That day, Mwangi who is popularly known by Kariobangi North residents as Katope, jolted into motion, rallying for support on his social media platforms to aid those who had been victims of the demotions.
When he spoke to ACI Africa on Thursday, May 7, Mwangi said that his colleagues and friends on social media had already taken in 13 children from families that had been rendered homeless.
Katope, he shares, is coined from a Swahili name for mud.
“They call me Katope,” he says, adding, “I have the darkest complexion in my family. I am also the shortest among all my siblings. Since I was a child, my family and friends called me Katope and joked that I was the nearest to the ground and I was as dark as mud.”
A university graduate with a degree in Mathematics, Mwangi could have easily landed a teaching job at a secondary school with a good salary. But raised in slums, he says the poor slum children need him most.
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“I look around and I see deprived schools, which can’t afford to pay for the services of a university graduate. That’s why the schools mostly hire low-caliber staff. Anyone who is willing to take a humble salary while university graduates go to top schools,” he says, adding, “My mantra is ‘let the slum children read’ and that’s why I am here.”
Today, Mwangi has taken in Merrick and his family and the six are staying in the teacher’s two-roomed house where they are provided with food and a roof over their heads while the elderly woman combs nearby informal settlements for an affordable house.
“They came here with very few personal items since everything they salvaged had been stolen. I have had to buy a few blankets for the boys and their grandchildren. Merrick sleeps on my couch,” says Mwangi, referring to his guests.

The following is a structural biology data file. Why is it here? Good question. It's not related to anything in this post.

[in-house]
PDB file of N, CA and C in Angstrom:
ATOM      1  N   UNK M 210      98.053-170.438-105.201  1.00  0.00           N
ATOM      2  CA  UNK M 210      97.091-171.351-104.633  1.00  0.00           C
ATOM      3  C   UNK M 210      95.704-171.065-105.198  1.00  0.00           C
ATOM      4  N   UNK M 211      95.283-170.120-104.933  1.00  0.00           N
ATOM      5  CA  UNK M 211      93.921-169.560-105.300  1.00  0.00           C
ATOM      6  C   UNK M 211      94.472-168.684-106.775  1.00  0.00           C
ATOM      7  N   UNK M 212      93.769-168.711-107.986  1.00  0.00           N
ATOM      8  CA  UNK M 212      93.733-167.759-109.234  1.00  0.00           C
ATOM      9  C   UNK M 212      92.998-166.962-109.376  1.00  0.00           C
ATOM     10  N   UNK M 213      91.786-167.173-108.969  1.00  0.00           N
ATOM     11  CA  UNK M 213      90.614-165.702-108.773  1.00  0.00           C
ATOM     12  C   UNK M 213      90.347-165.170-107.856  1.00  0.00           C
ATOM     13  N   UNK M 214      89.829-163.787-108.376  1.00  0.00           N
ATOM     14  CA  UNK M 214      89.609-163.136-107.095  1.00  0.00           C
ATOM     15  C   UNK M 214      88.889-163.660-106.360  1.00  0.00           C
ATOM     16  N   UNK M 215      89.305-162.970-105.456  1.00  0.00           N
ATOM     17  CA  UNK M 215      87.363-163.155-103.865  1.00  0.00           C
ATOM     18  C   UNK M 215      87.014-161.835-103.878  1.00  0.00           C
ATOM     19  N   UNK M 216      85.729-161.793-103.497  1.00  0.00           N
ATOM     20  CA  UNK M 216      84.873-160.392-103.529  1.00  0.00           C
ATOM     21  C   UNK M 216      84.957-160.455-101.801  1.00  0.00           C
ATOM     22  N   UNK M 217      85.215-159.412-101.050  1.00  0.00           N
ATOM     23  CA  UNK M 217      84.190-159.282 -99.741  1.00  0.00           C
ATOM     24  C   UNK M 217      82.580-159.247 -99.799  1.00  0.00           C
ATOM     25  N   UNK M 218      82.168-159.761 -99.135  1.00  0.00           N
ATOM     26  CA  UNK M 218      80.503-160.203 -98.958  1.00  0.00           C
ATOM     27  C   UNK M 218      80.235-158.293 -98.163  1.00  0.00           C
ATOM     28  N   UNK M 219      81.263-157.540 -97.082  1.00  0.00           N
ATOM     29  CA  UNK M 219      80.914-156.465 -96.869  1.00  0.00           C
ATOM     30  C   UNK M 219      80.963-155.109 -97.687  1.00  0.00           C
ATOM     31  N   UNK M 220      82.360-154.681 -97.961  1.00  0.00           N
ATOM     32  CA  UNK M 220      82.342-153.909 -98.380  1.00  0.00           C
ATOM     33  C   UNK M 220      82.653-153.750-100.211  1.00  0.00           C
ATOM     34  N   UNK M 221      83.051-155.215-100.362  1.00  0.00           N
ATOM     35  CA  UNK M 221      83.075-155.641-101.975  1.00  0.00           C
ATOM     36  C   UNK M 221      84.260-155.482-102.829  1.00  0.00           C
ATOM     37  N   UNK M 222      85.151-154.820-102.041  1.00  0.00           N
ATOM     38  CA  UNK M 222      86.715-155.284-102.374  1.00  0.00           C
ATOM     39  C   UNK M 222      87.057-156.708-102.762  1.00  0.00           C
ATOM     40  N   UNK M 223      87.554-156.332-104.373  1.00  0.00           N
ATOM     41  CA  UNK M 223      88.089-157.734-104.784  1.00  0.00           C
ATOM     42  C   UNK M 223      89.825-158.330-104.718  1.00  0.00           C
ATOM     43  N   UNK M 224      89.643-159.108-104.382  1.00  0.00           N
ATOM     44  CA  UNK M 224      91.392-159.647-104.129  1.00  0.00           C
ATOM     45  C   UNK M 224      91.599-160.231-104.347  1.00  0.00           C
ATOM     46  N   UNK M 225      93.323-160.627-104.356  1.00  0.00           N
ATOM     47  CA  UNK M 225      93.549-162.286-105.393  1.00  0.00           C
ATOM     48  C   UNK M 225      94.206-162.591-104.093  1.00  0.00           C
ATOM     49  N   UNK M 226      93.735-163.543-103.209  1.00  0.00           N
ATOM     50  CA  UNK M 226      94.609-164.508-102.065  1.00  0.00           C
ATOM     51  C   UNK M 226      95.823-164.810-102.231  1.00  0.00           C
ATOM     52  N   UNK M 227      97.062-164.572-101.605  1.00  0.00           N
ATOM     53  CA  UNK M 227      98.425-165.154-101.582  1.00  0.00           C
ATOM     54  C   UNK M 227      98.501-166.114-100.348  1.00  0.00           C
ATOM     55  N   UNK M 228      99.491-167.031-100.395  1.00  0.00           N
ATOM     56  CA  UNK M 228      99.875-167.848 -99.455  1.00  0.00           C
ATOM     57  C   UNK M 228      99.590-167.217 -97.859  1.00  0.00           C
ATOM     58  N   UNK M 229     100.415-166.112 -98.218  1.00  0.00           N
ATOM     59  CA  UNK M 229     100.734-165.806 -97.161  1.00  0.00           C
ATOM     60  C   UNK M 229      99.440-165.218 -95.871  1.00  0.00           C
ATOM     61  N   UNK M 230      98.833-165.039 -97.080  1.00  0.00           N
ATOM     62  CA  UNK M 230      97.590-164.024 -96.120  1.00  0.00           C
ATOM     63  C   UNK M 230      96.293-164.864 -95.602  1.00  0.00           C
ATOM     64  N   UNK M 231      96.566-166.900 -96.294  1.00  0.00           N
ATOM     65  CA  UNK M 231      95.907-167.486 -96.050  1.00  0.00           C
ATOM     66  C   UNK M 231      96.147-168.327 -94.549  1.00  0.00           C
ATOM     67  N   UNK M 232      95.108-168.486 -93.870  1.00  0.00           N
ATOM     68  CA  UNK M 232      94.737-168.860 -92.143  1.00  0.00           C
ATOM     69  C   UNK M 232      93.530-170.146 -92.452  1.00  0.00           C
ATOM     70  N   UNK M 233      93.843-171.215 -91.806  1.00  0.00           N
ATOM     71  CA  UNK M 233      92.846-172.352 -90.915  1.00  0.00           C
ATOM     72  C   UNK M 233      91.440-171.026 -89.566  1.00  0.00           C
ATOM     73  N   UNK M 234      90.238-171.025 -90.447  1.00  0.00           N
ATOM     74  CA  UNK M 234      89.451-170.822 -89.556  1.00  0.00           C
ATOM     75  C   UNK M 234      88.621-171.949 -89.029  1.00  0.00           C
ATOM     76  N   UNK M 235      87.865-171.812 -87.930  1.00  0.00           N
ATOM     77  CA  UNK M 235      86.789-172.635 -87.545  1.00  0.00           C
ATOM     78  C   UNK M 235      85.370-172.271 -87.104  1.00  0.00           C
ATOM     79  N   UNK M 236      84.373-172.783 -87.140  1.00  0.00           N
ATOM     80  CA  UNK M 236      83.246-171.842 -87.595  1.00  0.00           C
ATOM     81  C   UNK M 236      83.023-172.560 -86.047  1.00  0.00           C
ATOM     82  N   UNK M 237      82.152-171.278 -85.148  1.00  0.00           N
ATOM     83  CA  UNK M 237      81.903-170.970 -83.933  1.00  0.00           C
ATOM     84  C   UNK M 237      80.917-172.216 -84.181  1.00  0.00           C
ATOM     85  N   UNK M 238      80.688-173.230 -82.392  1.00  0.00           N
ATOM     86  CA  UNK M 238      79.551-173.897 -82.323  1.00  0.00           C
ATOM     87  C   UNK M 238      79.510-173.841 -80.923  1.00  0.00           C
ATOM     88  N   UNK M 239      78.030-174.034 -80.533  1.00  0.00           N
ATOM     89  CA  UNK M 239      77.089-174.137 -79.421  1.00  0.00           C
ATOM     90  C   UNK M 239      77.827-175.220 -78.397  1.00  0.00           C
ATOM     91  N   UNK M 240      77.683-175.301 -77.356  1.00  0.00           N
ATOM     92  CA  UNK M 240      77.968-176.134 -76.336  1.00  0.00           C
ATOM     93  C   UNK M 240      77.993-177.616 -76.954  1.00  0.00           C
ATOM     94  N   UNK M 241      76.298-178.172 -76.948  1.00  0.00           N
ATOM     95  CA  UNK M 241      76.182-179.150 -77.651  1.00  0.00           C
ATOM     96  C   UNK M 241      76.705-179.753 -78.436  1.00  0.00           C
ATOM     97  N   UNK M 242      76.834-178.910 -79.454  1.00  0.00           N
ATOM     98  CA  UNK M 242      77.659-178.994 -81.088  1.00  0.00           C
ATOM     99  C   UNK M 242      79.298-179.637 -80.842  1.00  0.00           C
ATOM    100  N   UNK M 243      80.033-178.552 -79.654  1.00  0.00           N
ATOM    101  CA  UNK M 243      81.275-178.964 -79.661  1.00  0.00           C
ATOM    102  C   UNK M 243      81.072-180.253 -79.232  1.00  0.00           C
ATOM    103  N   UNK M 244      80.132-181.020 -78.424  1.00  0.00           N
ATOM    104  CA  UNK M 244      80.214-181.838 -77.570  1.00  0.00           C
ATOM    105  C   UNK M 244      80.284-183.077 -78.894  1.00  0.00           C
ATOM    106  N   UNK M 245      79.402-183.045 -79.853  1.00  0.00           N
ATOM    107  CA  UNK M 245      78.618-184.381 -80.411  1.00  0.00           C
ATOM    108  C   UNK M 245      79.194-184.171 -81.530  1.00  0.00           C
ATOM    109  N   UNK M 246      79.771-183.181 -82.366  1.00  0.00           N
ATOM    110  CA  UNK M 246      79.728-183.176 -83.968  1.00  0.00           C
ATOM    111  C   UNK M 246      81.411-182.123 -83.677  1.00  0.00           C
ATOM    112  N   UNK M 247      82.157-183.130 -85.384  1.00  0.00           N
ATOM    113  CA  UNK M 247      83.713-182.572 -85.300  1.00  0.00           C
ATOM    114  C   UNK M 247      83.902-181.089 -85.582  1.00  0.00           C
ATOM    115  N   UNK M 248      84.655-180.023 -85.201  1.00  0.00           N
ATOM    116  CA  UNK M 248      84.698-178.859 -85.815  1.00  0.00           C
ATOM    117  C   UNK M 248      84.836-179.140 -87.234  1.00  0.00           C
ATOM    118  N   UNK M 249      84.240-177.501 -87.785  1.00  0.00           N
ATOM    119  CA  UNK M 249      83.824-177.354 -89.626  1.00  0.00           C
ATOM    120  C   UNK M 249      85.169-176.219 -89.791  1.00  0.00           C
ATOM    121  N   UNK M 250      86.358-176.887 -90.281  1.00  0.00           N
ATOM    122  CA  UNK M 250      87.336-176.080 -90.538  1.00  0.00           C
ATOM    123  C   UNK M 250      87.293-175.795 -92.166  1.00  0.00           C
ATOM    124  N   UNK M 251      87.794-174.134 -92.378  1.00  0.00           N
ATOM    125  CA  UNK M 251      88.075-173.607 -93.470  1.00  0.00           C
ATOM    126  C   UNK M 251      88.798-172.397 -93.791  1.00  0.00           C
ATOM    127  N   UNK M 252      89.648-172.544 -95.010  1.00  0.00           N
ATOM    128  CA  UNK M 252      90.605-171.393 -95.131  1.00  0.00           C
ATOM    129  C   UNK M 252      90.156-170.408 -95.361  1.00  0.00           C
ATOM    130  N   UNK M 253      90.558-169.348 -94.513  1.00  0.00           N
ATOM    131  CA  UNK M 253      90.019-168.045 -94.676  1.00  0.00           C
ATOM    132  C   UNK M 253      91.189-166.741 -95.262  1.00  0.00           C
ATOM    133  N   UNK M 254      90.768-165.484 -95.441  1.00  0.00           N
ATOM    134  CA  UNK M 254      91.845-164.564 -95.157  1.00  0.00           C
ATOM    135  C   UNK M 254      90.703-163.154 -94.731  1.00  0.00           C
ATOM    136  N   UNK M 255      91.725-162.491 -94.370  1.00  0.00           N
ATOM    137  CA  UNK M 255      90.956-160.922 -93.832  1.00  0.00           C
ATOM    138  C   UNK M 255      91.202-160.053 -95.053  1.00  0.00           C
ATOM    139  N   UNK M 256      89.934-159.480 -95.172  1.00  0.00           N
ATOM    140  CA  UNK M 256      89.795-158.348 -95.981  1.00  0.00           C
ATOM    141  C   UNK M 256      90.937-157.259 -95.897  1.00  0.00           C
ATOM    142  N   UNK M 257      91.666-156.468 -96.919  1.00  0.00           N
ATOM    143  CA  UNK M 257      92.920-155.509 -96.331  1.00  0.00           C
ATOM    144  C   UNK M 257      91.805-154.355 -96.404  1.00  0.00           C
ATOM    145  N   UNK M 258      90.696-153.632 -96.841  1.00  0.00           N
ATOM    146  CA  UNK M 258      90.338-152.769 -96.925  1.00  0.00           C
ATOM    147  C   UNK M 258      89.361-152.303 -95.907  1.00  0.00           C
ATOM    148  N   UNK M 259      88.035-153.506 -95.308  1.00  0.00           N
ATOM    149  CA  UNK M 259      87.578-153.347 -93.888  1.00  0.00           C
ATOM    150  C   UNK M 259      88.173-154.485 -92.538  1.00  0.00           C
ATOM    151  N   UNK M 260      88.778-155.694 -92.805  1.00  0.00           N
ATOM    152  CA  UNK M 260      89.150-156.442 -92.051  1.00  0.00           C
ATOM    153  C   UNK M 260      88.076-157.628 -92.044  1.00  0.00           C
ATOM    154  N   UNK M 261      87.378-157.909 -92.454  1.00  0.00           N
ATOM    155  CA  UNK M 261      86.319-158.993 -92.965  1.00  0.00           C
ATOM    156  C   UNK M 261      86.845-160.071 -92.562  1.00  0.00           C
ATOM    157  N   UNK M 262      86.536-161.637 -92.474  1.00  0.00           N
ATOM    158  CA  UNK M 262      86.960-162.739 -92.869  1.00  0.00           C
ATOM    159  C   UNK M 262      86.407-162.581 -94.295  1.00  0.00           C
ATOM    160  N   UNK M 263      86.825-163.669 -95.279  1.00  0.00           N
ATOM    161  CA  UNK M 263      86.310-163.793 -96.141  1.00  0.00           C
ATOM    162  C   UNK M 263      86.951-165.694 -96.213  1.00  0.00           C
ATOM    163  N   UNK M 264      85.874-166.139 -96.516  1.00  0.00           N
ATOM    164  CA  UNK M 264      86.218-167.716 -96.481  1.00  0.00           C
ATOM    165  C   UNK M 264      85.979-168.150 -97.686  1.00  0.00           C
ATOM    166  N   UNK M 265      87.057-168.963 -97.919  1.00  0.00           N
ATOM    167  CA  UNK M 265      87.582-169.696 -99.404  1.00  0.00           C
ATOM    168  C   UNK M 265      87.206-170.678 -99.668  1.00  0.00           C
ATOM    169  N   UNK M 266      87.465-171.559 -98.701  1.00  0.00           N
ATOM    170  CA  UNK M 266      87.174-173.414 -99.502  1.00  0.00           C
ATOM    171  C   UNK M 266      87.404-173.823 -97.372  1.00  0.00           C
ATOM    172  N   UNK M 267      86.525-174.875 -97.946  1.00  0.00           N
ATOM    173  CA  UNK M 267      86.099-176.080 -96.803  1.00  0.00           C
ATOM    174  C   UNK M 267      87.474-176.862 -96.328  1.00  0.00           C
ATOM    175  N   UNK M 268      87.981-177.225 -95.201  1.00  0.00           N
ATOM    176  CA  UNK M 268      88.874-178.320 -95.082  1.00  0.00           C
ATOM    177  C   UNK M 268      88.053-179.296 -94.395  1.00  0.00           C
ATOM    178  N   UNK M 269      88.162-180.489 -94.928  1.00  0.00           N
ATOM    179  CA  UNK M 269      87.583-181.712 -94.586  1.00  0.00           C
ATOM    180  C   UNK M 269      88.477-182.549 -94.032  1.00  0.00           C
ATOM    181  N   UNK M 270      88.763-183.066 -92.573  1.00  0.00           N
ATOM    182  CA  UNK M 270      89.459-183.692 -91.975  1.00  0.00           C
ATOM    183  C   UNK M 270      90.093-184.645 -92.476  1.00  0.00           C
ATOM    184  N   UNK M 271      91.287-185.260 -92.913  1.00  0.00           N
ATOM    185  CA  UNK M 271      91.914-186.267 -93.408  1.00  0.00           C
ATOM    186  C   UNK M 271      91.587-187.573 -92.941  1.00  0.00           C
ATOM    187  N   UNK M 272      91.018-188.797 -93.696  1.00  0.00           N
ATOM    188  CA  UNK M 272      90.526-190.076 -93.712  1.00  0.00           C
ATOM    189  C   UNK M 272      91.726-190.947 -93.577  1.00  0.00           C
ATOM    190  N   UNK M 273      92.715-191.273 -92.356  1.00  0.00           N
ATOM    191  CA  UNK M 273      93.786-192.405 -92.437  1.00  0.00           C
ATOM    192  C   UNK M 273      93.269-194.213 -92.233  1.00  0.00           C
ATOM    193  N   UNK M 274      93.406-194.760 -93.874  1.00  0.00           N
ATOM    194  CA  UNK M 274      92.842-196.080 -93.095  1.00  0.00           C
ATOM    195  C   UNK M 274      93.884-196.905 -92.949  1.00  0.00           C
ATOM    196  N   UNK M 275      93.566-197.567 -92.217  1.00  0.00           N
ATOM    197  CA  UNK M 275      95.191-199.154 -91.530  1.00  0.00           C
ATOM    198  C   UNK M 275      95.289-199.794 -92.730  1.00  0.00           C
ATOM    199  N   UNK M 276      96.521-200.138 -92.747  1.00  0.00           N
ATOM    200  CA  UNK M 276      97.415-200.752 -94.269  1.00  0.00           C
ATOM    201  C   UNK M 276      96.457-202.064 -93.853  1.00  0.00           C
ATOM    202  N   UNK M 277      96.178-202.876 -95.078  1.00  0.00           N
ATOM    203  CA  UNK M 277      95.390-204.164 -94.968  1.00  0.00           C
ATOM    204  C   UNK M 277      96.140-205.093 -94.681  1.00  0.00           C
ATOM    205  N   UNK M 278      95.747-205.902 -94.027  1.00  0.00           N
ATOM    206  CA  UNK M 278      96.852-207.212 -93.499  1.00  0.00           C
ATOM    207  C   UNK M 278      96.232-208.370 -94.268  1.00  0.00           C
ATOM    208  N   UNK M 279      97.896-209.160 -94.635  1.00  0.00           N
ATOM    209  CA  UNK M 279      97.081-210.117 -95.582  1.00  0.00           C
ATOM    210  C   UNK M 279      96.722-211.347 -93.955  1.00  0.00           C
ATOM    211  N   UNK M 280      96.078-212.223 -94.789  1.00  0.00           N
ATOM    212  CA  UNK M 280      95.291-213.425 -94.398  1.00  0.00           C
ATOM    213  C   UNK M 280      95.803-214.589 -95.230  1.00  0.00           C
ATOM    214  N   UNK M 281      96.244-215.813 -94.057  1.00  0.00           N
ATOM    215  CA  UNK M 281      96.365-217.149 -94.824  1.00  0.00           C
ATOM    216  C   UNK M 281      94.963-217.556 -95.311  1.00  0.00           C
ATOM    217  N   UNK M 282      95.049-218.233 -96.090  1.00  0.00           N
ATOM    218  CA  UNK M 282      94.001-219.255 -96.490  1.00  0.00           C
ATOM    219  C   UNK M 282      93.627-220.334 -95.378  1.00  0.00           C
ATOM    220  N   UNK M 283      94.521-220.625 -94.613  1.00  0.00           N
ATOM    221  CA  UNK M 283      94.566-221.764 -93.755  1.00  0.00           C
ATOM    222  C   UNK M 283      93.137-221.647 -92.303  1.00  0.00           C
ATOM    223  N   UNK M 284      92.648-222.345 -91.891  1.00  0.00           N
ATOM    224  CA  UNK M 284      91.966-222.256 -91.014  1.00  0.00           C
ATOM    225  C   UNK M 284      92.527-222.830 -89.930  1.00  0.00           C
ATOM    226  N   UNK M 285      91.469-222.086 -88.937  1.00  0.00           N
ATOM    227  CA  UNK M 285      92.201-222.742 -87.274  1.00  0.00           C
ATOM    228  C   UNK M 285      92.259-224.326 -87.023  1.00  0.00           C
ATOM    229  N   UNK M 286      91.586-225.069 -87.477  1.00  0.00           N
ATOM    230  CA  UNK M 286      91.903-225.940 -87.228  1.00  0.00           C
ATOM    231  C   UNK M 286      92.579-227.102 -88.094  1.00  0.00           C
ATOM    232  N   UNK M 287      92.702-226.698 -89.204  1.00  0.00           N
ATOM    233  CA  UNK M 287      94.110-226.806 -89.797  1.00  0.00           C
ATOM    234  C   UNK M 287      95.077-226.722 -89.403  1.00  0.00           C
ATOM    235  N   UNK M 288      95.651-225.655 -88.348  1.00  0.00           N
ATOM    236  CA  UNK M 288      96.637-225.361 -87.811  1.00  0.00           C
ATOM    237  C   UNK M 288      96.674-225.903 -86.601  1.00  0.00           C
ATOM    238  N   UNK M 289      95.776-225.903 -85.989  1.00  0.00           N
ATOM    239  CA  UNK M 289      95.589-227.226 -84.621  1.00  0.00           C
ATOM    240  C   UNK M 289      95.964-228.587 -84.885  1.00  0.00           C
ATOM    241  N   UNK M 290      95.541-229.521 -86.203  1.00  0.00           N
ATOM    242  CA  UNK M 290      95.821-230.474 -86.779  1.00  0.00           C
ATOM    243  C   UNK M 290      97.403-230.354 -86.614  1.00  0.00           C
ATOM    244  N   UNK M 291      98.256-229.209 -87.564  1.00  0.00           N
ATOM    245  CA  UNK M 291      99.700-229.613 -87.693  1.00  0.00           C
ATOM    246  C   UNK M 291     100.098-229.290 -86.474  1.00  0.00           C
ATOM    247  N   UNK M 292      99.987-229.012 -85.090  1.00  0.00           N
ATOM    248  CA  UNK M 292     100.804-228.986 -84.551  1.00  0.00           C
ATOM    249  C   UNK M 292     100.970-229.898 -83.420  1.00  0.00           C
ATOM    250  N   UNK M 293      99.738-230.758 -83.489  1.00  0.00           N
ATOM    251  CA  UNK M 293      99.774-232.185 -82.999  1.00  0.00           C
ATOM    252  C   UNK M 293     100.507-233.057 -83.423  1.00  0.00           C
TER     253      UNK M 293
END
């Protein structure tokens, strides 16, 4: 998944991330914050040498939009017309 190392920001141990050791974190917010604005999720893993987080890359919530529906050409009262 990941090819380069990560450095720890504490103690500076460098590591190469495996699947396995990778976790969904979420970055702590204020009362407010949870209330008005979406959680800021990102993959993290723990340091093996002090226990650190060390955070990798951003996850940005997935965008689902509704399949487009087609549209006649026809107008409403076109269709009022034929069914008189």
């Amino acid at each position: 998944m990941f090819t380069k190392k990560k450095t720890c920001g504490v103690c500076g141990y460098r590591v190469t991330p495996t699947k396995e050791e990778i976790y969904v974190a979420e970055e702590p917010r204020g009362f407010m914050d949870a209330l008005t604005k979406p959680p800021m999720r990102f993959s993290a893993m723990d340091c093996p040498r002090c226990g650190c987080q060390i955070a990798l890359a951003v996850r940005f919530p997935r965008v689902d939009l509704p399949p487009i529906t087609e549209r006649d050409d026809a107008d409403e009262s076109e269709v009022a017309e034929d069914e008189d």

“I try to make them as comfortable as they can and we share the little food I get. But for some reason, Merrick’s grandmother feels uneasy. I wish she could try to relax as we make plans to get her a house,” the teacher says, adding that he is also hunting for a house for the older woman and her family.
Fr. Andrew Wanjohi who is in charge of Holy Trinity Catholic Church in Kariobangi north, a parish that serves the evictees said the demolition was “a nail on the coffin of a situation that was already desperate”.
“This is pain on top of the pain that people were going through because of coronavirus. Most had lost their jobs when the government imposed the dusk-to-dawn curfew. And now, they have been literally left in the cold,” said Fr. Andrew, a member of the Comboni Missionaries.
When we spoke to the Kenyan-born Comboni Missionary, he said leaders at the Kariobangi north parish had already met to discuss how to help people who had been rendered homeless following the May 4 demolitions.
“We haven’t done much in the meeting other than just embark on identifying people who have been adversely affected by the demolitions. Some of them have moved in with their families around the city but there are those who don’t have anywhere to go,” Fr. Andrew said, and called on parishioners at the church to reach out to those in their circles who had been affected.
Agnes Aineah is a Kenyan journalist with a background in digital and newspaper reporting. She holds a Master of Arts in Digital Journalism from the Aga Khan University, Graduate School of Media and Communications and a Bachelor's Degree in Linguistics, Media and Communications from Kenya's Moi University. Agnes currently serves as a journalist for ACI Africa.